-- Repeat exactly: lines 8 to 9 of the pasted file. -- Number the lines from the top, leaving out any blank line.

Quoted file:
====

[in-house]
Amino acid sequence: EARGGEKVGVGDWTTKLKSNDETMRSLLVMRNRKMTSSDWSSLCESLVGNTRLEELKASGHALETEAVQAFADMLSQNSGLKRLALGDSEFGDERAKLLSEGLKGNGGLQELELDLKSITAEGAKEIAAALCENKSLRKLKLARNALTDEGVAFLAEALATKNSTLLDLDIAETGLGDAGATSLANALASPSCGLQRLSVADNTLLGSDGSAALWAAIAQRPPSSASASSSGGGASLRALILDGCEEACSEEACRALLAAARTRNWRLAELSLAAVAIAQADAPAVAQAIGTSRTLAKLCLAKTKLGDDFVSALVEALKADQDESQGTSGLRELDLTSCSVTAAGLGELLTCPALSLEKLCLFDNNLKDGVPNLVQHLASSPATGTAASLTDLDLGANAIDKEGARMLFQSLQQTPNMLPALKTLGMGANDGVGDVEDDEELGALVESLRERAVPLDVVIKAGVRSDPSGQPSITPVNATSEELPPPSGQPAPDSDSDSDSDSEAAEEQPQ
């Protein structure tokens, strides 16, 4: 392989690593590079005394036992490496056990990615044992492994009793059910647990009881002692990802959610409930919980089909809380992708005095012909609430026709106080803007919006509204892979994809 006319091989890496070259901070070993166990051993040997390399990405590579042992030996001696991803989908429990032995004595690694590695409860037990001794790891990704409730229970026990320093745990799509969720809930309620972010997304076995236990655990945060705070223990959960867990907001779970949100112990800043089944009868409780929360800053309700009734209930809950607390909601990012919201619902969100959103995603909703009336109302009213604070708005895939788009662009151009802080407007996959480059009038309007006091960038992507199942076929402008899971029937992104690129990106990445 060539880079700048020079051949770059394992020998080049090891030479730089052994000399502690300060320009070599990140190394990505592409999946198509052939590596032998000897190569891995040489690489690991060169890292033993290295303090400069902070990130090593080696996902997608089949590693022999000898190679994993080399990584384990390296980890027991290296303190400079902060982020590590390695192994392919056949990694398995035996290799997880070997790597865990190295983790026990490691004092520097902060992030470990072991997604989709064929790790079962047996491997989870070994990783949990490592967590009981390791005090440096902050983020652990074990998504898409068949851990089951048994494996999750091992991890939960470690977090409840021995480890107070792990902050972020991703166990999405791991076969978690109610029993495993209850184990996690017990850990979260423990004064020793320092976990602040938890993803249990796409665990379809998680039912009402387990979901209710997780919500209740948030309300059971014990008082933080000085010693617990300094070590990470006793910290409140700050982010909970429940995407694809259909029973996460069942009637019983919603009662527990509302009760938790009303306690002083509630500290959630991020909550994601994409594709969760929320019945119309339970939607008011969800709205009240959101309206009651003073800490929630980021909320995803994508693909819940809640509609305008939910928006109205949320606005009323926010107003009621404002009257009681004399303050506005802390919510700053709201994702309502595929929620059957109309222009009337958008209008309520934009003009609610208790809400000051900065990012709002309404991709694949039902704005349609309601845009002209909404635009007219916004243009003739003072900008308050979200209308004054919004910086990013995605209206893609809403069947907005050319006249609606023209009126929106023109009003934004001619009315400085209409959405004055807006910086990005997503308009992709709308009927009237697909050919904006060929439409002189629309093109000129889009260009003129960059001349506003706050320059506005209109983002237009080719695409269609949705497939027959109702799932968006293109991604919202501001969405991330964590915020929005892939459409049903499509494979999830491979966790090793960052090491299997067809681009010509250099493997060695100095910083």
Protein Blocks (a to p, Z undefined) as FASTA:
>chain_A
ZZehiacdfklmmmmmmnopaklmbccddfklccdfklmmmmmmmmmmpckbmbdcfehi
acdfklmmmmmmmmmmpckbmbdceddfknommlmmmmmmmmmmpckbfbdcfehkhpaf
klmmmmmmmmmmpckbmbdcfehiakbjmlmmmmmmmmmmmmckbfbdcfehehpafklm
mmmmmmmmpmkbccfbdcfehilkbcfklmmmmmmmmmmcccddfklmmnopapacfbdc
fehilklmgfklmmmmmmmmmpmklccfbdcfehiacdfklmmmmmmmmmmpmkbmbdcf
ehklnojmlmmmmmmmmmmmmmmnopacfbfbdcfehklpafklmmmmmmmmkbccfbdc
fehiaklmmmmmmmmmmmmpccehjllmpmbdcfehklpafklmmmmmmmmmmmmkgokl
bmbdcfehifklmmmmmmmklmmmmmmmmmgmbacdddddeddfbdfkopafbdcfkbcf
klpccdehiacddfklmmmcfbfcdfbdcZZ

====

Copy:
klmmmmmmmmmmpckbmbdcfehiakbjmlmmmmmmmmmmmmckbfbdcfehehpafklm
mmmmmmmmpmkbccfbdcfehilkbcfklmmmmmmmmmmcccddfklmmnopapacfbdc